A total of 15 families participated in this study, with 7 from the U.S. unit and 8 from the Finnish unit. Each set of participants included a total of 11 infants. The average gestational age of the infants was 27 weeks and there were 3 sets of multiples (2 sets of twins and 1 set of triplets in the U.S., 3 sets of twins in Finland) in each set of participants. Average maternal age at birth was slightly lower in the Finnish participants (29 years versus 31 years) and more U.S. mothers were primiparous. Relevant demographic information can be found in Table 2.

Table 2 Participant and Infant Demographic Information

Data collection

A series of narrative interview prompts were initially designed to elicit participants’ stories regarding infant feeding and lactation in the NICU [47]. Prompts and elicitation techniques were first piloted with a small number of volunteers in the U.S., who helped refine the final series of questions used for data collection [56]. The same interview techniques were utilized in Finland, and the interpreter and interviewer piloted these questions in the Finnish setting to ensure that they were interpreted by the participants properly and that probing would occur when necessary. Examples of interview prompts are provided in Table 3.

Table 3 Example Interview Prompts

U.S. participants were interviewed either in-person (1) or by telephone (6), based on their preference. Finnish participants were interviewed in the participant’s single-family room. All U.S. interviews were conducted in English, and all Finland interviews were conducted in English with the assistance of a Finnish interpreter who translated medical terminology and figures of speech. Basic demographic information was collected after the interview.


All interviews were audio recorded, transcribed verbatim, and imported into Dedoose (Dedoose V6.1.18) for analysis. Quality and completeness of the U.S. transcriptions were confirmed by S.H. and C.F.. Quality and completeness of the Finnish transcripts were confirmed by S.H. and the Finnish interpreter.

Thematic narrative analysis was used to analyze participants’ interview responses [47]. Themes emerged from the data via line-by-line coding of the text and constant comparison across the data sets [56]. The U.S. and Finland data were first analyzed separately. For each set of data, analysis began with the authors (S.H. and C.F. in the U.S., S.H. and L. L in Finland) familiarizing themselves with the data. Line-by-line coding was led by S.H. for both sets of data and was confirmed during frequent discussions with the authors (C.F. in the U.S. and L.L. in Finland). After each set of data had been analyzed, all authors discussed the similarities and differences between the two sets of data and highlighted relevant areas of thematic saturation between both. The global themes and subthemes that arose from the comparative analysis of both sets of data are reported below.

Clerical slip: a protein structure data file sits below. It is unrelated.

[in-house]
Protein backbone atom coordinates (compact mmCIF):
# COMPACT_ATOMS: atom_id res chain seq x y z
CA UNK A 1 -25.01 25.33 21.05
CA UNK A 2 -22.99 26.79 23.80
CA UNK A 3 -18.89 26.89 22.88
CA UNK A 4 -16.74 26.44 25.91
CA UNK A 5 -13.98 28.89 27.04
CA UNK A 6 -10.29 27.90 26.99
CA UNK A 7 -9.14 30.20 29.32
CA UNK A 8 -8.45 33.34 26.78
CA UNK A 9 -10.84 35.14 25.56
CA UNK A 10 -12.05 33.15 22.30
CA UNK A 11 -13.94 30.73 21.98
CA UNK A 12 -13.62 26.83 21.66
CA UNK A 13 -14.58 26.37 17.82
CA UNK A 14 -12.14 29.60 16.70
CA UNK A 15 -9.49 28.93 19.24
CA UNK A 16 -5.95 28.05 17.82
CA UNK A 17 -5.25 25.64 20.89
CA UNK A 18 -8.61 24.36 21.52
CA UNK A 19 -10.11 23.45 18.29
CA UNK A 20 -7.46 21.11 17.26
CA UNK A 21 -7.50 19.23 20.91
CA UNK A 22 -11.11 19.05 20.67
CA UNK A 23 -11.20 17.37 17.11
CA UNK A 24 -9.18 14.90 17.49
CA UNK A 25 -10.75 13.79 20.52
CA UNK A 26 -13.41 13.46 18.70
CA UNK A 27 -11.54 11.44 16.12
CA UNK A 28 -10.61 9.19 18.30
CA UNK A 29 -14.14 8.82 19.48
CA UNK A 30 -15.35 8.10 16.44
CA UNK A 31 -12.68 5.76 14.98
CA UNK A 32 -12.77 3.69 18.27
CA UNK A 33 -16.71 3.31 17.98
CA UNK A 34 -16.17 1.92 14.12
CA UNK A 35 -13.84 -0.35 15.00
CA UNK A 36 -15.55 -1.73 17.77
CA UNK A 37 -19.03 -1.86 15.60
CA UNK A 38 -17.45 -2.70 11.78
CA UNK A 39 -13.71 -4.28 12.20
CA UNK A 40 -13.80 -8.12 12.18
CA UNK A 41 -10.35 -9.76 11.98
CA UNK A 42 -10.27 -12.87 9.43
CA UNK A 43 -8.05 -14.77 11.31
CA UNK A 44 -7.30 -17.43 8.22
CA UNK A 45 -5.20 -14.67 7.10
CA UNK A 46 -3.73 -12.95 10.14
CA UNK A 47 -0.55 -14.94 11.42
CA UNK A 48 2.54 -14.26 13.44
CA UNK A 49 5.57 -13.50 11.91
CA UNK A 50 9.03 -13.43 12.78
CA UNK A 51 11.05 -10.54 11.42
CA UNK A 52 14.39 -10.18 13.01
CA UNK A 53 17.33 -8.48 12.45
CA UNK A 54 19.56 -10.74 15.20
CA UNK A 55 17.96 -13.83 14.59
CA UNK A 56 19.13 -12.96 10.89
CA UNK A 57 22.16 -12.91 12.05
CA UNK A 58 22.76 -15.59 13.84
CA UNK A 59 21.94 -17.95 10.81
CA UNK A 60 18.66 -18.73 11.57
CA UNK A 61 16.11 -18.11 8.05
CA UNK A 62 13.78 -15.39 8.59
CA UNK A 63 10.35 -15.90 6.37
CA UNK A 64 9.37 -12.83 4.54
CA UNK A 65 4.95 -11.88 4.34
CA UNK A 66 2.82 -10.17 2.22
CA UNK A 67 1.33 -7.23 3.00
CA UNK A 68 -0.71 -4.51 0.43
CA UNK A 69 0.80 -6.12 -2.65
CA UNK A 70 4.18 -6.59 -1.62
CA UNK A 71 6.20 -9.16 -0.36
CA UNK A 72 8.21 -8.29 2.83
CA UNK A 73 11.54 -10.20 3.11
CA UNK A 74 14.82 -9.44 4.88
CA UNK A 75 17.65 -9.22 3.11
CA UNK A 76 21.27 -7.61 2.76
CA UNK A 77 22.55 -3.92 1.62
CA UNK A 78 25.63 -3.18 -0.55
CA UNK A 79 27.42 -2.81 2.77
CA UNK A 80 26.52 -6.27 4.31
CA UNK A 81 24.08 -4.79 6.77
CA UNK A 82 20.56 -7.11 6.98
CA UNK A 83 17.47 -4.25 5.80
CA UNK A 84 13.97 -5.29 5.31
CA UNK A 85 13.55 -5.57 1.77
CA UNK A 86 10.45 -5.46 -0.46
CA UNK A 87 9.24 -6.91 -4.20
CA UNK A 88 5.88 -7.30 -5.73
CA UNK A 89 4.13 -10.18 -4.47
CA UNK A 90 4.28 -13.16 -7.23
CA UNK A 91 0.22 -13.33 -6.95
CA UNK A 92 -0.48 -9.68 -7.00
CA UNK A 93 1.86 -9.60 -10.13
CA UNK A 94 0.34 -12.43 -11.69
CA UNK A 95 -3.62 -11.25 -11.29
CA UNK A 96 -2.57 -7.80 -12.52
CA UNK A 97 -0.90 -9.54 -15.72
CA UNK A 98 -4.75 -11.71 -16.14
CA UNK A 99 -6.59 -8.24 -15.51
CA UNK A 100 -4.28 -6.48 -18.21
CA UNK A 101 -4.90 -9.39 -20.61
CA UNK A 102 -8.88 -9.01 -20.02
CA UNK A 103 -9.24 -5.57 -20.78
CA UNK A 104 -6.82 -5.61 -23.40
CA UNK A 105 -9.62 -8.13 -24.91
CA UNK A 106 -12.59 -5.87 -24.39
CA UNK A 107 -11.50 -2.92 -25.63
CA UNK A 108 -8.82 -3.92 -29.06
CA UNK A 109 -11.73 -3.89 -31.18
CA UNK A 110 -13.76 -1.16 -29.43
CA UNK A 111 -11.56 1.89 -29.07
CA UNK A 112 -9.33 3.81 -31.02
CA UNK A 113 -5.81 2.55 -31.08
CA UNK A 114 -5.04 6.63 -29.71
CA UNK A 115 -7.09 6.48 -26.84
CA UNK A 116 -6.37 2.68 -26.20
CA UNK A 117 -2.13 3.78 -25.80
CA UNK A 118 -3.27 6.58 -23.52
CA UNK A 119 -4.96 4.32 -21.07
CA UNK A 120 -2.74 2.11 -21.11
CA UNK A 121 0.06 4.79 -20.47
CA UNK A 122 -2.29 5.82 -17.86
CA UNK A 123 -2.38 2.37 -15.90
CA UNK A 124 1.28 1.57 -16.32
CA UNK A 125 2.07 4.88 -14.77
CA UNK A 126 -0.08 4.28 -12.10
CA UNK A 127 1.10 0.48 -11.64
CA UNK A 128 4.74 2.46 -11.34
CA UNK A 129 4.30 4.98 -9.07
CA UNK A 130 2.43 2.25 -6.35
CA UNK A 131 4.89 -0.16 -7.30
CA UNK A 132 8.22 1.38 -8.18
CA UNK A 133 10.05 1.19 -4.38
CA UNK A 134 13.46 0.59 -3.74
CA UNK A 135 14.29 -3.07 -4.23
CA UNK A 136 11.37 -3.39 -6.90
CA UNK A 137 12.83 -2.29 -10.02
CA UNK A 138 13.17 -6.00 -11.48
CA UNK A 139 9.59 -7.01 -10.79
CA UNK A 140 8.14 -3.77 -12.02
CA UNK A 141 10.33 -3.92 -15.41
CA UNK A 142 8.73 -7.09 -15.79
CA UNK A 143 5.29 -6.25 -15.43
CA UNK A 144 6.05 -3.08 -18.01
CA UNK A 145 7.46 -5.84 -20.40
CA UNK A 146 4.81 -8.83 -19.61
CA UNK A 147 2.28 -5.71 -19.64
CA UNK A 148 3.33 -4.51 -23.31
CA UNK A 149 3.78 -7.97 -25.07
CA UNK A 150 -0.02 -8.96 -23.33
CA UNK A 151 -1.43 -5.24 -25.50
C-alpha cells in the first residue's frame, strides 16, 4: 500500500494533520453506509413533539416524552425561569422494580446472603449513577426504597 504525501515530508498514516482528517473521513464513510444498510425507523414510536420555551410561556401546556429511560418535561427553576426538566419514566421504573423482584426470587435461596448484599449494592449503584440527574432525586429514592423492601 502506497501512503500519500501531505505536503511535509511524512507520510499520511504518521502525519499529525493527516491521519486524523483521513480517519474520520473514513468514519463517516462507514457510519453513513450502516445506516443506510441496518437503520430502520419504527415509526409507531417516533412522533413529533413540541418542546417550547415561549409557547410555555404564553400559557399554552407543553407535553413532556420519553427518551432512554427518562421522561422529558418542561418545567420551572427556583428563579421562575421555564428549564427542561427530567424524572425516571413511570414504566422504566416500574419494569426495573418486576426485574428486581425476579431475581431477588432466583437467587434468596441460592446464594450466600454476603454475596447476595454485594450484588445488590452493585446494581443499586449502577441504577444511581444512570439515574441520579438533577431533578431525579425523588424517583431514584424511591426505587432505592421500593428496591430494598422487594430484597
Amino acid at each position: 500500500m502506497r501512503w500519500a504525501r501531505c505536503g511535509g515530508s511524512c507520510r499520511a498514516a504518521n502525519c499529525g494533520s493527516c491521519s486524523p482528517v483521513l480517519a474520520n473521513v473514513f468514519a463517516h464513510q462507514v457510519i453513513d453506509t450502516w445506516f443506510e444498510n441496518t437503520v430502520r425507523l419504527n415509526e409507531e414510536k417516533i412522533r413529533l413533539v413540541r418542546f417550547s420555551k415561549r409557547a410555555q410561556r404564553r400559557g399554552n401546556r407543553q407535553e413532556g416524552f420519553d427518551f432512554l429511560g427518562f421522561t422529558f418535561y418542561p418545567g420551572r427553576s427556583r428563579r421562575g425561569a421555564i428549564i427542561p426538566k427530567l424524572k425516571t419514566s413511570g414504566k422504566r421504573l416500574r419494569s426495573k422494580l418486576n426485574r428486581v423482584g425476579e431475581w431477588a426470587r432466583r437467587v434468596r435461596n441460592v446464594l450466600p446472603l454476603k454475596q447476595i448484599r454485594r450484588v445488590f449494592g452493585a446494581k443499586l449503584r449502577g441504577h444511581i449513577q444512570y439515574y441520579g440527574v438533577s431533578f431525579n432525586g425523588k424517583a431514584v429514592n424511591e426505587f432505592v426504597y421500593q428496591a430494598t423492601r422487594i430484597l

A global theme of lactation as a “means” or an “end” emerged from the data set and is conceptualized in Fig. 1. This theme relates to how lactation is framed by the staff and embodied by the families in each unit based on the implementation of FCC. The three supporting themes that explain mothers’ perceptions of their transition to parenthood within the NICU, their overall support as a family unit, and their experience with lactation include: universal early postnatal challenges; culture and space dependent nursing support; and controlled or empowering breastfeeding experiences. These themes underpin the concept that in the unit in Finland, direct breastfeeding is a “means” for closeness, while in the unit in the U.S., pumping serves as an “end” for health.

Fig. 1
figure 1

Conceptualization of the Global Theme, “Lactation as a Means or an End”. This diagram outlines the different ways parents are allowed to interact with their infants (“means”) and the clinical intention for these engagement methods (“ends”). This diagram further elucidates how breastfeeding is one mean to achieve closeness in Finland, while pumping is one of few means for parents to contribute to infant health in the U.S

Universal early postnatal challenges

Participants in both settings described their initial difficulty immediately after preterm birth, suggesting that a birth that was different than expected led to struggles with maintaining a sense of time and transitioning to parenthood. It was also evident in these narratives that separation or closeness immediately after birth impacted the family’s ability to cope with the initial stresses of the NICU and begin taking on the role of a parent.

When describing preterm birth, many participants used words such as “shock” and “worrisome” to characterize the unexpected nature of being thrust into the postnatal period. One participant in the U.S. stated: “umm, I remember feeling her move, and like really start to move that one week and then that’s all I had. It was over in the blink of an eye” (US5). For many, a normal pregnancy had preceded an unexpected preterm birth, making it feel extremely expedited. One Finnish participant discussed her normal pregnancy up until it was discovered in the second trimester that her pregnancy was ectopic and stated: “Everything just came. We just expected that everything was fine, so it all hit like a wall…So it was … a little bit stressful” (F6). Feelings of being blindsided were common among both sets of participants even when preterm birth was expected, as this U.S. participant describes: “Umm, there were no warning signs. I was classified high risk due to some blood issues I had a couple years ago, but I was low risk on the high risk scale. So nothing should’ve gone wrong, umm, but for whatever reason I went into labor” (US4).